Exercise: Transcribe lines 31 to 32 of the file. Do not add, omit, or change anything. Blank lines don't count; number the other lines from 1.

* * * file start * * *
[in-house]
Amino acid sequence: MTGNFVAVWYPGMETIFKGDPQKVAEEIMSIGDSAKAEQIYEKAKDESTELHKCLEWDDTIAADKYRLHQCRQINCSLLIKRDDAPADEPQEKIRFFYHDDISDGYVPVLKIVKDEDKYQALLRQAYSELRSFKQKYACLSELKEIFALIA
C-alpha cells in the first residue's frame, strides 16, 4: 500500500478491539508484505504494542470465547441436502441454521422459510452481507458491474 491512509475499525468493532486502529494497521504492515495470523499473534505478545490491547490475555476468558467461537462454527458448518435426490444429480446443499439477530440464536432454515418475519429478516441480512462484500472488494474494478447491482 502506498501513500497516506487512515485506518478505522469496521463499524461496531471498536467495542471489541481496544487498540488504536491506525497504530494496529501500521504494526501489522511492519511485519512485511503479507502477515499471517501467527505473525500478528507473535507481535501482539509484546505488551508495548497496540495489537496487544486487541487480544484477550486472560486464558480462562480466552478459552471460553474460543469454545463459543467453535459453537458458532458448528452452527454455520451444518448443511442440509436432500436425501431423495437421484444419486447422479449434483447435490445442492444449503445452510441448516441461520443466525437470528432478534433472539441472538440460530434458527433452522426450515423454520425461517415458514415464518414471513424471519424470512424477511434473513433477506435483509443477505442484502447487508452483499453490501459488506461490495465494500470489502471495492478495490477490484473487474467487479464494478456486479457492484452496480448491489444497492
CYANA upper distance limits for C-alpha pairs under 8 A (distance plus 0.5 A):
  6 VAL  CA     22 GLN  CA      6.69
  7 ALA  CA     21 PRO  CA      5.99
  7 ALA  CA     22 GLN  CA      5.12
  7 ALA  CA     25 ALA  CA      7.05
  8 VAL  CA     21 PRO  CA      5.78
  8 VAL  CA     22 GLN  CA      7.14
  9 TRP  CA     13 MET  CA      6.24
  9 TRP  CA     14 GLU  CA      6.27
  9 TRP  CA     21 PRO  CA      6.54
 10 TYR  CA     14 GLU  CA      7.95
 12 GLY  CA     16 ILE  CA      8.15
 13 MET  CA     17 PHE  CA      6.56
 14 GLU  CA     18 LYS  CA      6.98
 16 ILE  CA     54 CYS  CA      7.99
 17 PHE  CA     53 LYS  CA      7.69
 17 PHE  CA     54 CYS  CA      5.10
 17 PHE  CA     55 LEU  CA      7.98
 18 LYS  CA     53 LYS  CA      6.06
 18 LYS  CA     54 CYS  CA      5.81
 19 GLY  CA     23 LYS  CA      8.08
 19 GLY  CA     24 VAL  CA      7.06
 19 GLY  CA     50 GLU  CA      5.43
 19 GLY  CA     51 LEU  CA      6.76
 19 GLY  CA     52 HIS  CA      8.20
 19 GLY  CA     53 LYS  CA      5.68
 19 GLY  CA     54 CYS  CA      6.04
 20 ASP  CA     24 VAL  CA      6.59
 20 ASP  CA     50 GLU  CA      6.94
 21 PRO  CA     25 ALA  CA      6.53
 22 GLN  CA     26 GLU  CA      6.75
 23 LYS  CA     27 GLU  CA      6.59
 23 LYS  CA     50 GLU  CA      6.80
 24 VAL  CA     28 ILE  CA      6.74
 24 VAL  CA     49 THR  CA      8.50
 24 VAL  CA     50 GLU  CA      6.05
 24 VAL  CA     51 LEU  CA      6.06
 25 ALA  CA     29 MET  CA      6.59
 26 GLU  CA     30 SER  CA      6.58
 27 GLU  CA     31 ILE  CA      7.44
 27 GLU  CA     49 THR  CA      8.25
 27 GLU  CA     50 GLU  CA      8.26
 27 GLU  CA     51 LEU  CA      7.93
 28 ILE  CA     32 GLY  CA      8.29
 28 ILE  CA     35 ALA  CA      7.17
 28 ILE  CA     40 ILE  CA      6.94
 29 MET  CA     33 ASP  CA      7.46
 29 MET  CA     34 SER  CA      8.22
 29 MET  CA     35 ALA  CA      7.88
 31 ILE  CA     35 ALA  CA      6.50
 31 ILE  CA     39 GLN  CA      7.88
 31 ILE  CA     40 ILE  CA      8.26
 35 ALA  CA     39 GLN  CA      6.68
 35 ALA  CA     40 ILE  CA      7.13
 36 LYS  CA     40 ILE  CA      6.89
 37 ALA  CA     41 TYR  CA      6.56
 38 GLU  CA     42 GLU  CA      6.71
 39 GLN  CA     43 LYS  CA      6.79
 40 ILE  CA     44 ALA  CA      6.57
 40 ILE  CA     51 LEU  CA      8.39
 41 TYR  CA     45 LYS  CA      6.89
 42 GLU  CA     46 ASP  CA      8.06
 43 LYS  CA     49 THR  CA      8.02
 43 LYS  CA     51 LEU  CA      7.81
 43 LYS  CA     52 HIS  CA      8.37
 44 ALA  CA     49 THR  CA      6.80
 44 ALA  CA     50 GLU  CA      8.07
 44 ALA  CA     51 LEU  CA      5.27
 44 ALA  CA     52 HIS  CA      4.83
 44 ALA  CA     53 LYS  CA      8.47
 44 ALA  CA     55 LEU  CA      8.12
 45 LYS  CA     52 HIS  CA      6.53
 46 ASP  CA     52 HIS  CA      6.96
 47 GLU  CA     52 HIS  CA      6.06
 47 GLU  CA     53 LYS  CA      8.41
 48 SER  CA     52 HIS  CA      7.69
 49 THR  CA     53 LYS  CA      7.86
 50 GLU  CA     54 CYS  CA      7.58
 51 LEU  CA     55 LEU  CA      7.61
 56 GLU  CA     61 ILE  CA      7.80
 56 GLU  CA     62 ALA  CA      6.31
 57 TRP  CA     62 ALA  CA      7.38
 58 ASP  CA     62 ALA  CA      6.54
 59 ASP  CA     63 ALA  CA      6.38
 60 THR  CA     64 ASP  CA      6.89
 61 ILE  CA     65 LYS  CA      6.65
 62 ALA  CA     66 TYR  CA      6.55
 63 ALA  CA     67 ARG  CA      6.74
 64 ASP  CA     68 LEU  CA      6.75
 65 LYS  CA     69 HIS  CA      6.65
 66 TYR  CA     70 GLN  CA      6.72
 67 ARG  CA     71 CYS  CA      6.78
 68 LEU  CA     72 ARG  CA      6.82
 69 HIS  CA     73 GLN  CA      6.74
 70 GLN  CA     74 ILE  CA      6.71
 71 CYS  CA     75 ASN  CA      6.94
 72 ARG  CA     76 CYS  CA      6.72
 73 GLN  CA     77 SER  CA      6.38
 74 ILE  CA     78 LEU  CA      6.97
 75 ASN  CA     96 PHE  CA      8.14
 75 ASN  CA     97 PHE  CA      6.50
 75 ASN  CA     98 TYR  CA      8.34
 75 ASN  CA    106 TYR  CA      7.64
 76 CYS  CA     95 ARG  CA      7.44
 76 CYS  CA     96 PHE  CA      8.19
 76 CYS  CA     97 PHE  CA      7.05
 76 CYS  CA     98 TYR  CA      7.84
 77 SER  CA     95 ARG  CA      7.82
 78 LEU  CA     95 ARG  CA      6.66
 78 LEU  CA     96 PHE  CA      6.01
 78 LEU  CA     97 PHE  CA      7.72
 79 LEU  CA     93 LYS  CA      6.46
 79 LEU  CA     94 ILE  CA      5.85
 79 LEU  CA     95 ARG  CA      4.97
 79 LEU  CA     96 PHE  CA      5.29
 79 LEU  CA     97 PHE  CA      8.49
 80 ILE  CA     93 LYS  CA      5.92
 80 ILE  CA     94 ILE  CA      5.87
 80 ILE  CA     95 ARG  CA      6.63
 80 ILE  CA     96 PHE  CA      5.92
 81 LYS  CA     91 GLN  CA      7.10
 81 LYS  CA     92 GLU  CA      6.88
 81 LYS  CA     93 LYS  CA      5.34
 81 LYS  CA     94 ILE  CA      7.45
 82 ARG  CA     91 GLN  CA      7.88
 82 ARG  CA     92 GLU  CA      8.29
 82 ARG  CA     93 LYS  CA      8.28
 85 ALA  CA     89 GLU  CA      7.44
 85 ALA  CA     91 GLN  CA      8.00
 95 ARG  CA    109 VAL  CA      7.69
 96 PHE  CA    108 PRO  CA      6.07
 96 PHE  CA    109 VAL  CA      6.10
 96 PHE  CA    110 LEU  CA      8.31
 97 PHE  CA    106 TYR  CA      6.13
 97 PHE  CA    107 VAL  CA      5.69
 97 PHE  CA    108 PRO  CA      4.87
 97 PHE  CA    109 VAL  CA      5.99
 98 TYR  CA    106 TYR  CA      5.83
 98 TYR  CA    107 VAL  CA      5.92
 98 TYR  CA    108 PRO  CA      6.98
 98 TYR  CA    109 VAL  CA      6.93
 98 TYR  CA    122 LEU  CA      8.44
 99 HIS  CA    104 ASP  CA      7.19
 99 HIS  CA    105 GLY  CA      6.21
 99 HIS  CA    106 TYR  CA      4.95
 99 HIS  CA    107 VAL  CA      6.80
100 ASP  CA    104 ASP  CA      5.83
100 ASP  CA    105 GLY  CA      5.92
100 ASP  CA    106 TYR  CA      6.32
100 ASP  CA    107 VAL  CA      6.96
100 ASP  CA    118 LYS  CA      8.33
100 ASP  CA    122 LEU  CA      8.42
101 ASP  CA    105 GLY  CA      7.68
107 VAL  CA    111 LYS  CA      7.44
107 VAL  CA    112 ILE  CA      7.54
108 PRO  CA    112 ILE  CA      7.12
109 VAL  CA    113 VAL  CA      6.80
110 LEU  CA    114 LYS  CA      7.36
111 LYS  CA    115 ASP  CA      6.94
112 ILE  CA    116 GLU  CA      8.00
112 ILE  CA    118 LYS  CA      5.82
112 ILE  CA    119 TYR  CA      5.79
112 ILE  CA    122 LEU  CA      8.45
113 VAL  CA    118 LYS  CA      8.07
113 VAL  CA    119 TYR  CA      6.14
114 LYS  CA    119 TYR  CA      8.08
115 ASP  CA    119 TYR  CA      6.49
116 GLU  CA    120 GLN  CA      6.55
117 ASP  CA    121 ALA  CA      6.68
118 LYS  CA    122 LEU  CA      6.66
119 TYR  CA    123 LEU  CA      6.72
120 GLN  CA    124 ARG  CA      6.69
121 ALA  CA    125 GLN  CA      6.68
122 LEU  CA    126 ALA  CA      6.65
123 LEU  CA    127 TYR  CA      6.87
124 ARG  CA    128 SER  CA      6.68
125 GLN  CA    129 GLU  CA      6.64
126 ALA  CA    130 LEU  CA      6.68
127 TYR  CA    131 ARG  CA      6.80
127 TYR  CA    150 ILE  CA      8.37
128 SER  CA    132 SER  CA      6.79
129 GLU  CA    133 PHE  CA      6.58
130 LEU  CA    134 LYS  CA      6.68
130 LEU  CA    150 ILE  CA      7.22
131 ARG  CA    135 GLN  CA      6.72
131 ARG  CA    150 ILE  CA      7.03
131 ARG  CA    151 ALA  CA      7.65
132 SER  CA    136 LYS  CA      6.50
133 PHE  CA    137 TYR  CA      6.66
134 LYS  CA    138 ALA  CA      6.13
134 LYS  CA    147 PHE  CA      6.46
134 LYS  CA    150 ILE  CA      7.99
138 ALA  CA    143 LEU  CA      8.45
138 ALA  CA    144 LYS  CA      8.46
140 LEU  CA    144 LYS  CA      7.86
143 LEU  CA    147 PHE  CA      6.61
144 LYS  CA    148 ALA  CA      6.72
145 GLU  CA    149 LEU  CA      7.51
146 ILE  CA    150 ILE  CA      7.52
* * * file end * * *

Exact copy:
 20 ASP  CA     24 VAL  CA      6.59
 20 ASP  CA     50 GLU  CA      6.94